Adderall is an amphetamine/dextroamphetamine drug.  It is a schedule II controlled substance in the same class as cocaine, morphine and opium because of its high risk of addiction.  The U.S. Food and Drug Administration (FDA) requires the drug to carry a black-box warning that the drug has a high potential for abuse.

Individual responses to amphetamines vary widely, and harmful effects can be experienced even at low doses.  According to the U.S. National Library of Medicine, taking stimulants like Adderall at usual doses can cause psychotic or manic symptoms, such as hallucinations, delusional thinking, or mania, in children and adolescents who have no prior history of psychosis or mania.

Image by George Hodan
Image by George Hodan

Psychostimulants like Adderall and Ritalin have become popular among college students, many of whom do not have a prescription for it.  They believe the drugs will help them study, even though there have been no studies that show any correlation between using unprescribed stimulants and an increase in academic performance.

A National College Health Assessment last spring, which surveyed more than 66,000 students from 140 institutions around the country, found that about 9% admitted to taking stimulants not prescribed to them within the past 12 months.

Sortland, a student at Colorado State University, reportedly did not have a prescription for the Adderall and has been charged with unlawful possession of a controlled substance.

Meanwhile, medical emergencies related to this drug use is soaring.  The number of young adults ages 18 to 34 who end up in the emergency room after taking Adderall, Ritalin or other such stimulants has quadrupled in recent years, increasing from 5,600 in 2005 to 23,000 in 2011, according to national data from the Substance Abuse and Mental Health Services Administration, a branch of the Department of Health and Human Services.  Peter J. Delany, the director of the office that oversees statistics for the administration, said the rise was particularly pronounced among 18- to 25-year-olds.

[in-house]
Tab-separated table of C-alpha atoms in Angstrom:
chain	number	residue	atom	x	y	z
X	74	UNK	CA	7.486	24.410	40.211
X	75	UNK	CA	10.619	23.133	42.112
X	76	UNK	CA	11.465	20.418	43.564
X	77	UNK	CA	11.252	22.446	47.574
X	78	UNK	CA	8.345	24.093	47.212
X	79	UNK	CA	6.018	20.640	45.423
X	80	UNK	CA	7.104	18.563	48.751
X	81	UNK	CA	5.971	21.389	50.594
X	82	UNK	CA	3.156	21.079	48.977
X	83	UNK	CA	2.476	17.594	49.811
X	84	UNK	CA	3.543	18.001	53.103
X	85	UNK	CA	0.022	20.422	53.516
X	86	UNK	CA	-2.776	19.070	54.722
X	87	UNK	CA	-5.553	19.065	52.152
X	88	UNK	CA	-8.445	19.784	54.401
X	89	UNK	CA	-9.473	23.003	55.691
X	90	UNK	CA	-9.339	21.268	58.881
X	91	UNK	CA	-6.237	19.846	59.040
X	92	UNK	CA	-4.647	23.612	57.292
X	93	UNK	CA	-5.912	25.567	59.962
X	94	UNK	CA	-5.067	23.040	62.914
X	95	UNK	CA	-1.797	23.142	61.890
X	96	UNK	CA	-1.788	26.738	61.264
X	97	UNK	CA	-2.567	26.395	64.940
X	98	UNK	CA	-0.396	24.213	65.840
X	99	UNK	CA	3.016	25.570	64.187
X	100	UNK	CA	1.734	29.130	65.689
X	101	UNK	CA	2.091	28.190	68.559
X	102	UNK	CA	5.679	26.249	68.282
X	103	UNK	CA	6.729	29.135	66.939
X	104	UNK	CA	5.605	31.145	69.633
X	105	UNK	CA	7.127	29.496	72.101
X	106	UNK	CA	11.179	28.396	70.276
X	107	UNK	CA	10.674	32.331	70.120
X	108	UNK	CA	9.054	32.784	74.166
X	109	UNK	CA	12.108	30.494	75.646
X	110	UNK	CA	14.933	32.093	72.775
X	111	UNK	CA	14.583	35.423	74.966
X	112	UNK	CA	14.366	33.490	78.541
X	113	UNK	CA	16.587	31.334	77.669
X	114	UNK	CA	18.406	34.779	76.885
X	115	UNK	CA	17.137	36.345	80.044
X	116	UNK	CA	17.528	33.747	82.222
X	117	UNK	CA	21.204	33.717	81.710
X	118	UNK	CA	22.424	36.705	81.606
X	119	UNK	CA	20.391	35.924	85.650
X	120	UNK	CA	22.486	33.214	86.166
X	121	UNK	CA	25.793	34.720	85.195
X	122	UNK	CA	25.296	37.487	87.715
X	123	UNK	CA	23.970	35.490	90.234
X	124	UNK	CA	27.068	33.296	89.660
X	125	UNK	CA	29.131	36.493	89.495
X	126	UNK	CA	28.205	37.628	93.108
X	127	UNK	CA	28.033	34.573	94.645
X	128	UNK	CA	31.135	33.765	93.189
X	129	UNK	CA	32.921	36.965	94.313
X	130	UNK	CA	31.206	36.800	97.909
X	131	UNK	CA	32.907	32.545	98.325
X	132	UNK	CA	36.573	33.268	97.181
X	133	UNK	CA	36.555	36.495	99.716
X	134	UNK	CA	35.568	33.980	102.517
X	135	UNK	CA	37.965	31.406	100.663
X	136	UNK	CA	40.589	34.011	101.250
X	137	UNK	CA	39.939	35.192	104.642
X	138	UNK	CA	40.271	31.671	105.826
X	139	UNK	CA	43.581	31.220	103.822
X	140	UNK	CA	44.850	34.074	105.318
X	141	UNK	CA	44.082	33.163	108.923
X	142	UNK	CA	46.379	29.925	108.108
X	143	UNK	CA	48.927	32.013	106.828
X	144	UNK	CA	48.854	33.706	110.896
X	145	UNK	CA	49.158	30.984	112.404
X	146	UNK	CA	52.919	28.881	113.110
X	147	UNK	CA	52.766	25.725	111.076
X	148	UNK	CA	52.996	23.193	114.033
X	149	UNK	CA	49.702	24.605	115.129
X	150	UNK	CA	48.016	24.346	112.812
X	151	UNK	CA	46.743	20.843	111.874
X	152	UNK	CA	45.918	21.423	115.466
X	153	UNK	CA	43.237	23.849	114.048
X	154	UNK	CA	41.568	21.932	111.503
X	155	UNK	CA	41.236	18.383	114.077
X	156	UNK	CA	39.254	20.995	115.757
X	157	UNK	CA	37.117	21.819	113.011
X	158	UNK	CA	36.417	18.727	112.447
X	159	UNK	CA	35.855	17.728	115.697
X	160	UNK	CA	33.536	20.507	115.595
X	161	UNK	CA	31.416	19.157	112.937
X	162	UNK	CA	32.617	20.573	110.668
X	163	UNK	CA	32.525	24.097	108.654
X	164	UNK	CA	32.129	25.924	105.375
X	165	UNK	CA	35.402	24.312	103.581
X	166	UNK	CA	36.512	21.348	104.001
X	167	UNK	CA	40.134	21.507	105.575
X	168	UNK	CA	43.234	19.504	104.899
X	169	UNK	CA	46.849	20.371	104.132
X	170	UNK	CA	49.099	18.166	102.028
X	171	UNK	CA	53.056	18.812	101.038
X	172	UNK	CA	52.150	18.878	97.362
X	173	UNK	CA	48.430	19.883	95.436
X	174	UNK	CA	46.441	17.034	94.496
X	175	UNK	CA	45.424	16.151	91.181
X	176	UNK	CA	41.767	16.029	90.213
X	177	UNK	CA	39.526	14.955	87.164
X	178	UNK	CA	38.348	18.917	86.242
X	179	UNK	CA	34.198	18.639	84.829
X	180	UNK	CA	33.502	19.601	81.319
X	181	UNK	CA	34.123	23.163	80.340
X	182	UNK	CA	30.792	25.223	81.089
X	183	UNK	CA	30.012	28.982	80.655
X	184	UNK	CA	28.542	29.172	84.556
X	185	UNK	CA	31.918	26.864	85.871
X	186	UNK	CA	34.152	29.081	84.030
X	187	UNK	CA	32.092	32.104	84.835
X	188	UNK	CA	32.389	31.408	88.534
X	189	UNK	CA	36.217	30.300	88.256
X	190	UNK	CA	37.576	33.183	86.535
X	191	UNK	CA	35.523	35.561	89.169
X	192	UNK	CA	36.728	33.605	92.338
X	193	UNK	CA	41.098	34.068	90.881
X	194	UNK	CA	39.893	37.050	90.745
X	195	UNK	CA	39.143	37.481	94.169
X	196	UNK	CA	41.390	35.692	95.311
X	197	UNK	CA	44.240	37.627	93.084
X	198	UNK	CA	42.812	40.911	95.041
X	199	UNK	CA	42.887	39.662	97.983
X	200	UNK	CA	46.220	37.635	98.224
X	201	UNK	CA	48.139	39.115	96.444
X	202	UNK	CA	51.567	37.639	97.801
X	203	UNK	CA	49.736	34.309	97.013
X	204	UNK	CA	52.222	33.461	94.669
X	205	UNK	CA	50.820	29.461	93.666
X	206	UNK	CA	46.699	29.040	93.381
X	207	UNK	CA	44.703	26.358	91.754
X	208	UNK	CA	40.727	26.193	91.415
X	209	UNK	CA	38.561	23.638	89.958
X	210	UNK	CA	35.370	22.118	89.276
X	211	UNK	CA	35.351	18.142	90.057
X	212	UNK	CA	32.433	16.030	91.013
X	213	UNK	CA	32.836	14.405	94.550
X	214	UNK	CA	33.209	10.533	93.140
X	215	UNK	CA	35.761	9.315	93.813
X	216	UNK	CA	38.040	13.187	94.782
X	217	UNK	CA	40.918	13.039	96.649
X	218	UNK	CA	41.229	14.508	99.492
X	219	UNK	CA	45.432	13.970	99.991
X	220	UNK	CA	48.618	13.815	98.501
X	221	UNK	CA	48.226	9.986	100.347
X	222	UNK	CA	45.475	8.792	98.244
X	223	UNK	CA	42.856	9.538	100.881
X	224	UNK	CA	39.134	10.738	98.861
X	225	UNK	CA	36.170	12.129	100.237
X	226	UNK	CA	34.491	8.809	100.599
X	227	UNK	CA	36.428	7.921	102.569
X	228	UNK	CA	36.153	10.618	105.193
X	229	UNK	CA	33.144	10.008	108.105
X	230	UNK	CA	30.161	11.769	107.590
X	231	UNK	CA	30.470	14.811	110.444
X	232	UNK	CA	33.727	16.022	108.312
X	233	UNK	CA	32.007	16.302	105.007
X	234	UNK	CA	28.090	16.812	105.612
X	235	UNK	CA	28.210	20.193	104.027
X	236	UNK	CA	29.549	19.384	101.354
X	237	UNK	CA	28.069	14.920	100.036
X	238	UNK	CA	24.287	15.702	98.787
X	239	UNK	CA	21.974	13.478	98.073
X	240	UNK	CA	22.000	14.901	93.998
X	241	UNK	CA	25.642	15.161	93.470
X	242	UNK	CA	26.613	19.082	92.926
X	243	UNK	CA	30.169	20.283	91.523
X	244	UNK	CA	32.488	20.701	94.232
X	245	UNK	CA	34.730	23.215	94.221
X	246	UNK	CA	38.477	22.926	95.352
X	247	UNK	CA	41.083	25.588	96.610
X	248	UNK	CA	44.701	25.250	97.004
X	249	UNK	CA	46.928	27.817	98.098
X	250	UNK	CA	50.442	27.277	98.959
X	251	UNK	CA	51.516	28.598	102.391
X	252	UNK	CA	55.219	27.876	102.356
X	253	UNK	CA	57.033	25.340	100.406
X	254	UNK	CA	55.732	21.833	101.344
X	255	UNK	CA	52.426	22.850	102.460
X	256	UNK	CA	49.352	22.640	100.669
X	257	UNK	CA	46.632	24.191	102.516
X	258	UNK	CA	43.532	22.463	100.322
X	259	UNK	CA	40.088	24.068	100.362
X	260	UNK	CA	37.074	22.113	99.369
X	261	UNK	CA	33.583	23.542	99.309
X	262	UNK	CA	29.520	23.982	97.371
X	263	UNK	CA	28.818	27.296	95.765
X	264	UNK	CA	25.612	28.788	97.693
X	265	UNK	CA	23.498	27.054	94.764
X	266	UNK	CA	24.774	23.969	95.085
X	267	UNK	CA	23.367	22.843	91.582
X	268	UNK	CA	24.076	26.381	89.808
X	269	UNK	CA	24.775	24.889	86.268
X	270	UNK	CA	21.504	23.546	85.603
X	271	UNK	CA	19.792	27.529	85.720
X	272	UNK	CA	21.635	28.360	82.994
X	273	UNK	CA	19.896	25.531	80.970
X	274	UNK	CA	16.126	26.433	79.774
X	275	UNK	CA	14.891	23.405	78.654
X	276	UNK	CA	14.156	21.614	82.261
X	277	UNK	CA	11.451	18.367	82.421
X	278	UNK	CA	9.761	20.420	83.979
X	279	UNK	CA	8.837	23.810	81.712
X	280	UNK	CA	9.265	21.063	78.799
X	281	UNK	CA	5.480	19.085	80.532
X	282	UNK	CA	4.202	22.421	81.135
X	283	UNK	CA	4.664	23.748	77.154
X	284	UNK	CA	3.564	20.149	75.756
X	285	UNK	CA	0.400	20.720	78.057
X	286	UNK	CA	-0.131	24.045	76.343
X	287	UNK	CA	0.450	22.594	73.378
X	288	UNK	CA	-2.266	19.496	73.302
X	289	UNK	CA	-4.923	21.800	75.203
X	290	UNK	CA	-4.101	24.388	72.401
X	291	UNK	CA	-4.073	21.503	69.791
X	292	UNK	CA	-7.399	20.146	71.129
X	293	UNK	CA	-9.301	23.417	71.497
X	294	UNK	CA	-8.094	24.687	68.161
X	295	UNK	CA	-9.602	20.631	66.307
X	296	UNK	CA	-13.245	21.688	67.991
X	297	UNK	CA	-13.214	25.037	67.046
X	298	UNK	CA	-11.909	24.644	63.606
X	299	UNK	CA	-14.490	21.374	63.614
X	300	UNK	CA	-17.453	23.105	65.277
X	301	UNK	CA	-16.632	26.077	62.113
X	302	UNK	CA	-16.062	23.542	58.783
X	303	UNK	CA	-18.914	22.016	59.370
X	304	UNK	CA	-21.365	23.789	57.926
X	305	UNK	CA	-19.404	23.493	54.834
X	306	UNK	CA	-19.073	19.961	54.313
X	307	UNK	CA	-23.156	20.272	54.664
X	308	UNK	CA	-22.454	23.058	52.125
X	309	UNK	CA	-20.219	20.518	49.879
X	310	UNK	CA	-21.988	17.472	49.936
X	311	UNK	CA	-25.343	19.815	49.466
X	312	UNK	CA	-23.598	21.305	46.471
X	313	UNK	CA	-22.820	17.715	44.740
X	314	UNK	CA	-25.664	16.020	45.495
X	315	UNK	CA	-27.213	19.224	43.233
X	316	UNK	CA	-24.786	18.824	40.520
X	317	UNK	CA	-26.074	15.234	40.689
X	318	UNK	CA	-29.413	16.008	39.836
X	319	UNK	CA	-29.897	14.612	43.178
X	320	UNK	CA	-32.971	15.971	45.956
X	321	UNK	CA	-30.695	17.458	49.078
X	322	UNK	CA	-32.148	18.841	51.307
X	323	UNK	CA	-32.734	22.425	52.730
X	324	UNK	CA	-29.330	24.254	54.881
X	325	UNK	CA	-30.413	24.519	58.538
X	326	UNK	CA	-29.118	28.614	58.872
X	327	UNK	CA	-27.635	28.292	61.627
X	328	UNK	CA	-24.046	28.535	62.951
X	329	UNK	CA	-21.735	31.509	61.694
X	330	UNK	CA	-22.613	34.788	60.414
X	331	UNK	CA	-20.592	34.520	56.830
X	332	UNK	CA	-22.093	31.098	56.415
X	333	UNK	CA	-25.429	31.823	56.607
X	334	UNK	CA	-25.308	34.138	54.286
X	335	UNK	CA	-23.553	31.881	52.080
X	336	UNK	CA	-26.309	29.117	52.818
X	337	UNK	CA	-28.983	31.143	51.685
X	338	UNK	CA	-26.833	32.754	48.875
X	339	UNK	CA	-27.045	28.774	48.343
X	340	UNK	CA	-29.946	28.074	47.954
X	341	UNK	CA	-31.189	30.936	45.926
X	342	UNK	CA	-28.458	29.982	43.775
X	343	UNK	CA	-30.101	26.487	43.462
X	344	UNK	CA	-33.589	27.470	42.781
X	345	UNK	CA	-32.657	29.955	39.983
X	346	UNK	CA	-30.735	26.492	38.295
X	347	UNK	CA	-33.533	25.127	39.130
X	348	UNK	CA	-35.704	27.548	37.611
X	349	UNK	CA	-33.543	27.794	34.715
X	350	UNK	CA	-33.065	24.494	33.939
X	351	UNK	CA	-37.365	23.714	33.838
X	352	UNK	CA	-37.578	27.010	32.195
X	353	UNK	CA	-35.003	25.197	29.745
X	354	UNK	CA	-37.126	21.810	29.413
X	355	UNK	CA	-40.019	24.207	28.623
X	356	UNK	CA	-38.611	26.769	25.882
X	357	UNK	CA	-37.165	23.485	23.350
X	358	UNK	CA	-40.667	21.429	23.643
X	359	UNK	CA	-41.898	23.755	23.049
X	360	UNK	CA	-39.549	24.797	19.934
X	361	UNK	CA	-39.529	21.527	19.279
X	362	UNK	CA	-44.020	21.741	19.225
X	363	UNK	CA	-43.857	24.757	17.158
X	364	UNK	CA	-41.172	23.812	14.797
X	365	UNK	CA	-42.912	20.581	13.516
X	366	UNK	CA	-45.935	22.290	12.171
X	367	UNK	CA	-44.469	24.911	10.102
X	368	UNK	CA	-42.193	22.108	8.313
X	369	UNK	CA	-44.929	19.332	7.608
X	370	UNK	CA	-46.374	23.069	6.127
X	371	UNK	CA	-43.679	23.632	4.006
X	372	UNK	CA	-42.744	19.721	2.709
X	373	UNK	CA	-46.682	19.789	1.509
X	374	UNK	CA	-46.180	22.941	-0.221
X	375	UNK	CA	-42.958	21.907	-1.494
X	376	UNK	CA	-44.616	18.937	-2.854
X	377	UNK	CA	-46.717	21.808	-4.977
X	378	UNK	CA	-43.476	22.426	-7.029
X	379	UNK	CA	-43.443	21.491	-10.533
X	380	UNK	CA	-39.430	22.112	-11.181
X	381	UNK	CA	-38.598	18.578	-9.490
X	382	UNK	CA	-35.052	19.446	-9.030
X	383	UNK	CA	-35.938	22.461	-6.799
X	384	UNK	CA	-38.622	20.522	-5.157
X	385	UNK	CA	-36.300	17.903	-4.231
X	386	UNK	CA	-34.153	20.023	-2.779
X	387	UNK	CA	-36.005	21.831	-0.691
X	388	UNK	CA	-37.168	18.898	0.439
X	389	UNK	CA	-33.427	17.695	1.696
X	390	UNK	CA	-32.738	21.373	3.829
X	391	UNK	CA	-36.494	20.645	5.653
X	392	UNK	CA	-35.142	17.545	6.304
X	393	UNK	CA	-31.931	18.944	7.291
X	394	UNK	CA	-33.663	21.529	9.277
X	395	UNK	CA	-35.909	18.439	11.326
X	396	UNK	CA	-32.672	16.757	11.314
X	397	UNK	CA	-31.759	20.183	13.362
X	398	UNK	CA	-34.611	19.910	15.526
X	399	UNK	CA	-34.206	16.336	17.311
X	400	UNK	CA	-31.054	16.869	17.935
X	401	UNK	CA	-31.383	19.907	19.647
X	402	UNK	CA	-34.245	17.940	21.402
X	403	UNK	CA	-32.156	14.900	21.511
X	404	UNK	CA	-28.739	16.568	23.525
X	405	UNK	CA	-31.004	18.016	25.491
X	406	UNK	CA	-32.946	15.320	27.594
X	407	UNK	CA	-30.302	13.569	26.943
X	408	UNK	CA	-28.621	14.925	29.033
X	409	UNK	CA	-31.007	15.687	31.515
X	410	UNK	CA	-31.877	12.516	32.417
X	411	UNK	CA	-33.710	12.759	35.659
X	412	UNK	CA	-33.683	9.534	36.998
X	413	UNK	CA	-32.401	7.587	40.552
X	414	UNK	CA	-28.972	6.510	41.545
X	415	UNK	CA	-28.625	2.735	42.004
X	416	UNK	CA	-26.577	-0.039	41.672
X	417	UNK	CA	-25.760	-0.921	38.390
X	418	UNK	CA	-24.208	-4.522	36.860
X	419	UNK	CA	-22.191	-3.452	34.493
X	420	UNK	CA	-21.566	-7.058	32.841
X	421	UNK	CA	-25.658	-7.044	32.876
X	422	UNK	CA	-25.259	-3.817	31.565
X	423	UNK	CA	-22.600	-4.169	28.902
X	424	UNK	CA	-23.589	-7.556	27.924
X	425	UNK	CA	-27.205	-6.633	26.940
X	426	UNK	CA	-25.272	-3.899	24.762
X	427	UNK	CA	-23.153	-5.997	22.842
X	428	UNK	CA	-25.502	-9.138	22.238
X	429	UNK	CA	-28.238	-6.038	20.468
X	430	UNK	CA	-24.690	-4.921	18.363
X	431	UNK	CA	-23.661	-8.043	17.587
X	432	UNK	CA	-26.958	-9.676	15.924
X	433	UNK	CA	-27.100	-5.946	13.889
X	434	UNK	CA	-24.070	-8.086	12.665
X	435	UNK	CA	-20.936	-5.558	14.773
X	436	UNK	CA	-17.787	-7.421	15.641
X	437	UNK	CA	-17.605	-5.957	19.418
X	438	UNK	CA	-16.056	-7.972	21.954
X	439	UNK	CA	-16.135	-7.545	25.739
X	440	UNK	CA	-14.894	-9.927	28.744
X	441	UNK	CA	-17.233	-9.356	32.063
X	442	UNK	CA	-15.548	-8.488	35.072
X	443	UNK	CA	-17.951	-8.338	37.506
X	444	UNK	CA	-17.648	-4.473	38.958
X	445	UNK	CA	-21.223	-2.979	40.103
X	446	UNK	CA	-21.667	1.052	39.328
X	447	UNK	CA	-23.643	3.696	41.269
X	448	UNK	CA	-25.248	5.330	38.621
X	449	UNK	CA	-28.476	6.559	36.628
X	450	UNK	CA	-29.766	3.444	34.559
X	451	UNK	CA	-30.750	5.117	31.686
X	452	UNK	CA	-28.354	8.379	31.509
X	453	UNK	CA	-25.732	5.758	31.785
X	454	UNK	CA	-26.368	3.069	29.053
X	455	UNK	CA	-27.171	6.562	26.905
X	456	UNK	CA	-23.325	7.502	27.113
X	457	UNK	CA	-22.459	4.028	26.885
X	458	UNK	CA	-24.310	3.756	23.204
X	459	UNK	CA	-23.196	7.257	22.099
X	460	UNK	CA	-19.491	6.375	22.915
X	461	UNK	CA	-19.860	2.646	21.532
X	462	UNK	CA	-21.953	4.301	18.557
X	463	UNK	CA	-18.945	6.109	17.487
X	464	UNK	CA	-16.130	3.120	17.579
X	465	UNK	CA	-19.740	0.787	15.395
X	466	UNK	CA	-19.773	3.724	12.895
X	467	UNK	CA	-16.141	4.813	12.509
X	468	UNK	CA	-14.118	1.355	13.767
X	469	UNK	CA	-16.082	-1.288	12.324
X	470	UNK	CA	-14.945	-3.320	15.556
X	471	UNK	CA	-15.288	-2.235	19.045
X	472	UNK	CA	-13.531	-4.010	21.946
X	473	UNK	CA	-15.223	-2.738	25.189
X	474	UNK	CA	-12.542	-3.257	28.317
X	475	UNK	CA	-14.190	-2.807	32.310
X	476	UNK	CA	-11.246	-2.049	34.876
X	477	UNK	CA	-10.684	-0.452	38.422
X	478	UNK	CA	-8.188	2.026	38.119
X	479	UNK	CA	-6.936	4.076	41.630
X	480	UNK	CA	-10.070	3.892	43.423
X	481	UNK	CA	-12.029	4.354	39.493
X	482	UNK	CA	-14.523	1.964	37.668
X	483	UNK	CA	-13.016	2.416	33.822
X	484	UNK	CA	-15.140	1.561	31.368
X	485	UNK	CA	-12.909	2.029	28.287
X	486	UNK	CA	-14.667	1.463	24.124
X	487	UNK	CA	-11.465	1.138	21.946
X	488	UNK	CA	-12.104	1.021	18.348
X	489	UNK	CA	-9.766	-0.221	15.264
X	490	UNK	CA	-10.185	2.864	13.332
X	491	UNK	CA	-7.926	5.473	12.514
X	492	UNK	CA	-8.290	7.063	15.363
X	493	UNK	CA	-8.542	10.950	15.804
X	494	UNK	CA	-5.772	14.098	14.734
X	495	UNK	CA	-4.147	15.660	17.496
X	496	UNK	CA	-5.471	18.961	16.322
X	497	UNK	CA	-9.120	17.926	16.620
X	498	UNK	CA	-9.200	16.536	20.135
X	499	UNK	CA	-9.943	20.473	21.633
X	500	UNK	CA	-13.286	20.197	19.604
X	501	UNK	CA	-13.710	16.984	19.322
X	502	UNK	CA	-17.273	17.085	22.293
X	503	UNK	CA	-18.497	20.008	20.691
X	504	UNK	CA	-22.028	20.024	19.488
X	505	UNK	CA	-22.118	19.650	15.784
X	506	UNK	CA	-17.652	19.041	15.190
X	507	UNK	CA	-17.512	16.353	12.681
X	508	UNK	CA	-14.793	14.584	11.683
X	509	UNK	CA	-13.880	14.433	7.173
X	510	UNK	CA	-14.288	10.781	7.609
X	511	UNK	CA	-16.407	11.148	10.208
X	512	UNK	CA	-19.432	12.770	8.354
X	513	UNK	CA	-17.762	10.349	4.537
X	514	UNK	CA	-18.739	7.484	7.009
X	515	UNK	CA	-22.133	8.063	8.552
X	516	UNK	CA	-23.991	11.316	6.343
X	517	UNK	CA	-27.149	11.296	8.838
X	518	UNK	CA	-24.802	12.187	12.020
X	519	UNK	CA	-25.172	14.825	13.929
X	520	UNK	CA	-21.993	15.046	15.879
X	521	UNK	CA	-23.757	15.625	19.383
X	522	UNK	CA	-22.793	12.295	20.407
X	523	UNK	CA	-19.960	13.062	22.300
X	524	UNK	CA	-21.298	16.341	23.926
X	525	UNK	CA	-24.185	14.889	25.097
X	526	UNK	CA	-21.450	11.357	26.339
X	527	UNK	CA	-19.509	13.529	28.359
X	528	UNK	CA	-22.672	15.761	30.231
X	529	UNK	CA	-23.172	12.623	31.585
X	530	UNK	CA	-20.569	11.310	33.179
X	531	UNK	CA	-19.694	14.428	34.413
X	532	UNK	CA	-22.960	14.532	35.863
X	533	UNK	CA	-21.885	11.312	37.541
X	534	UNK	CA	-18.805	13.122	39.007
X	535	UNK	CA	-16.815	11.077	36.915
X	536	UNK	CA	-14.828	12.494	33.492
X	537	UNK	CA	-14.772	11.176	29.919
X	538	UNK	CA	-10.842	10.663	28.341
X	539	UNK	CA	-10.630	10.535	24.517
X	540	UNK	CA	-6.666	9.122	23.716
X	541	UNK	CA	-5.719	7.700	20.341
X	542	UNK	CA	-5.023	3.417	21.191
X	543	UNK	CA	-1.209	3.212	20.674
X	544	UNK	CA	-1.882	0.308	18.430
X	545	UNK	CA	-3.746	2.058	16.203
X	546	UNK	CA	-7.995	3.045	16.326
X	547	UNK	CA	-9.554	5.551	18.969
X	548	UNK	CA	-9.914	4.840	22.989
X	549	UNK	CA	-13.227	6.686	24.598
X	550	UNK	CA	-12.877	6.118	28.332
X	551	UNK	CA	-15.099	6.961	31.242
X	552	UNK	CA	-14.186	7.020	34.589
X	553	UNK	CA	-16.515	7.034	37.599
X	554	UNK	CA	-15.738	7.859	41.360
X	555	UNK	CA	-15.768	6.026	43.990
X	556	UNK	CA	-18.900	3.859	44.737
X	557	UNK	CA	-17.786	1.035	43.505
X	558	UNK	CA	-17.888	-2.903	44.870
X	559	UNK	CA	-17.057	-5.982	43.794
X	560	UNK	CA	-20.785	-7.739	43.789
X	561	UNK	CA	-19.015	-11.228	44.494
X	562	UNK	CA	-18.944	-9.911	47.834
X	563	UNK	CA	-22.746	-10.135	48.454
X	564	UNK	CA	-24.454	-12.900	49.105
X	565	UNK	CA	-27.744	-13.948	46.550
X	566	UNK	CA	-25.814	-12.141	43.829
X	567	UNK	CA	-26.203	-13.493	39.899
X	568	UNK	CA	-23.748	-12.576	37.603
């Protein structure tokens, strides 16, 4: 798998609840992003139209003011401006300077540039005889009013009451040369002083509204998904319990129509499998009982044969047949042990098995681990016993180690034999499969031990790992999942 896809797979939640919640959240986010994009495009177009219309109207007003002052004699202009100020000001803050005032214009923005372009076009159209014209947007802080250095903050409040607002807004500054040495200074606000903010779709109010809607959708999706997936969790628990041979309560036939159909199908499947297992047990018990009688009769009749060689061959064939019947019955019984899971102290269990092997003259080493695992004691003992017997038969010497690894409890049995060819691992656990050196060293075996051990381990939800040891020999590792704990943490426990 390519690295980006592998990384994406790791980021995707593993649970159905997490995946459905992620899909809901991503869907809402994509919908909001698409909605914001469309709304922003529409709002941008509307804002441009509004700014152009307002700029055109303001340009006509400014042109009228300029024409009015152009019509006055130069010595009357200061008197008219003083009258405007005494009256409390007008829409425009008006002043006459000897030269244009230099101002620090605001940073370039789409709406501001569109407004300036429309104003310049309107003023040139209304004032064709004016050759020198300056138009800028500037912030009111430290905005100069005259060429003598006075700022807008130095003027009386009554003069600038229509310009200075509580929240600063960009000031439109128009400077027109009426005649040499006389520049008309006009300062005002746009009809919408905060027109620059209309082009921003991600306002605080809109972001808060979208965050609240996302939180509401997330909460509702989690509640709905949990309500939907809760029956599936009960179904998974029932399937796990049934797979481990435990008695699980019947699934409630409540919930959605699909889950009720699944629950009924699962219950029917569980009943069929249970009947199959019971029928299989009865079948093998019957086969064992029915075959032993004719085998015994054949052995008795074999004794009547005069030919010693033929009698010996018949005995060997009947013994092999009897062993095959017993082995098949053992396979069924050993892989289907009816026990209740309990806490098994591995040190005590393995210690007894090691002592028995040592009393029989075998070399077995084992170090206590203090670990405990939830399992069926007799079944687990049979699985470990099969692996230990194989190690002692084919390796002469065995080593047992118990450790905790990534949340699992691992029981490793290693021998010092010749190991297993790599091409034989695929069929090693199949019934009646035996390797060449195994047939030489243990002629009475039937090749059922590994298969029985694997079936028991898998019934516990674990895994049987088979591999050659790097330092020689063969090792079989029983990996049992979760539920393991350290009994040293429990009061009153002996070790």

WARNING: Anyone wishing to discontinue psychiatric drugs is cautioned to do so only under the supervision of a competent medical doctor because of potentially dangerous withdrawal symptoms.

If you or someone you know has been damaged by a psychostimulant or other psych drug, we want to talk to you.  You can contact us privately by clicking here or by calling 303-789-5225.  All information will be kept in the strictest confidence. We welcome your comments on this article below.

 

 

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Major Study Reveals ADHD Drugs Were Never Proven Safe Or Effective

Ritalin pills and warning label.A recent study led by researchers from Boston Children’s Hospital, the Department of Pediatrics at Harvard Medical School and several other institutions, concludes that the clinical trials for drugs approved as treatment for so-called ADHD were not designed to assess adverse events or long-term safety and effectiveness.

According to investigative journalist Kelly Patricia O’Meara, researchers identified 32 clinical trials used to obtain approval of ADHD drugs and found the following:

  • Eleven drugs (55%) were approved with less than 100 participants.
  • The median length of time that the drug was tested prior to its approval was only four weeks.
  • 38% of the drugs were actually approved with participants studied less than four weeks.

Drug regulatory agencies in eight countries have issued 44 warnings that ADHD drugs/stimulants cause harmful, even life-threatening side effects, including abnormal heart rate/rhythm, depression, hallucinations, homicidal ideation, insomnia, irritability, hostility, mania/psychosis, seizures, stunted growth, stroke and sudden death.  These drug warnings can be accessed through CCHR International’s psychiatric drug side effects search engine.

With no medical tests to prove the existence of ADHD, leading neuroscientists have stated that “ADHD” is no more than a description of behaviors, not a true medical disease requiring drugs to treat it.